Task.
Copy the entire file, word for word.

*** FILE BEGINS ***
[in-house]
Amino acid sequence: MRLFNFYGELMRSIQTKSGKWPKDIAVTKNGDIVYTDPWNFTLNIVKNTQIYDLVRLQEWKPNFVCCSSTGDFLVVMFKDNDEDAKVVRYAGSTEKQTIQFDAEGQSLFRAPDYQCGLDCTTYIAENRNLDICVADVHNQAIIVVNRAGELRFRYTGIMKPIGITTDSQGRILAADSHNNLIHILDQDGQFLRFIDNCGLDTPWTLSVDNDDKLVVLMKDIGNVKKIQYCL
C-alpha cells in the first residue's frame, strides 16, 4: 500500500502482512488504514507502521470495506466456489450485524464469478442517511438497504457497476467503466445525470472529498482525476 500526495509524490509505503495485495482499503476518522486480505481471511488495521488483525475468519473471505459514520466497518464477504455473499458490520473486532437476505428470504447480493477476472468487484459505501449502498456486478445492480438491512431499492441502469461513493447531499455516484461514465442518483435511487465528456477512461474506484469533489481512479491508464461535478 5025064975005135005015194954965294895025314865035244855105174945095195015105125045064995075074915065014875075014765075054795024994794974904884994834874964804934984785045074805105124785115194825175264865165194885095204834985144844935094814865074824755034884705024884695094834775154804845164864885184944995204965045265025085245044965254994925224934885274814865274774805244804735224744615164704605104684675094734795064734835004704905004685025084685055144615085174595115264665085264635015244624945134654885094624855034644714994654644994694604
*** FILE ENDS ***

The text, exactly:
[in-house]
Amino acid sequence: MRLFNFYGELMRSIQTKSGKWPKDIAVTKNGDIVYTDPWNFTLNIVKNTQIYDLVRLQEWKPNFVCCSSTGDFLVVMFKDNDEDAKVVRYAGSTEKQTIQFDAEGQSLFRAPDYQCGLDCTTYIAENRNLDICVADVHNQAIIVVNRAGELRFRYTGIMKPIGITTDSQGRILAADSHNNLIHILDQDGQFLRFIDNCGLDTPWTLSVDNDDKLVVLMKDIGNVKKIQYCL
C-alpha cells in the first residue's frame, strides 16, 4: 500500500502482512488504514507502521470495506466456489450485524464469478442517511438497504457497476467503466445525470472529498482525476 500526495509524490509505503495485495482499503476518522486480505481471511488495521488483525475468519473471505459514520466497518464477504455473499458490520473486532437476505428470504447480493477476472468487484459505501449502498456486478445492480438491512431499492441502469461513493447531499455516484461514465442518483435511487465528456477512461474506484469533489481512479491508464461535478 5025064975005135005015194954965294895025314865035244855105174945095195015105125045064995075074915065014875075014765075054795024994794974904884994834874964804934984785045074805105124785115194825175264865165194885095204834985144844935094814865074824755034884705024884695094834775154804845164864885184944995204965045265025085245044965254994925224934885274814865274774805244804735224744615164704605104684675094734795064734835004704905004685025084685055144615085174595115264665085264635015244624945134654885094624855034644714994654644994694604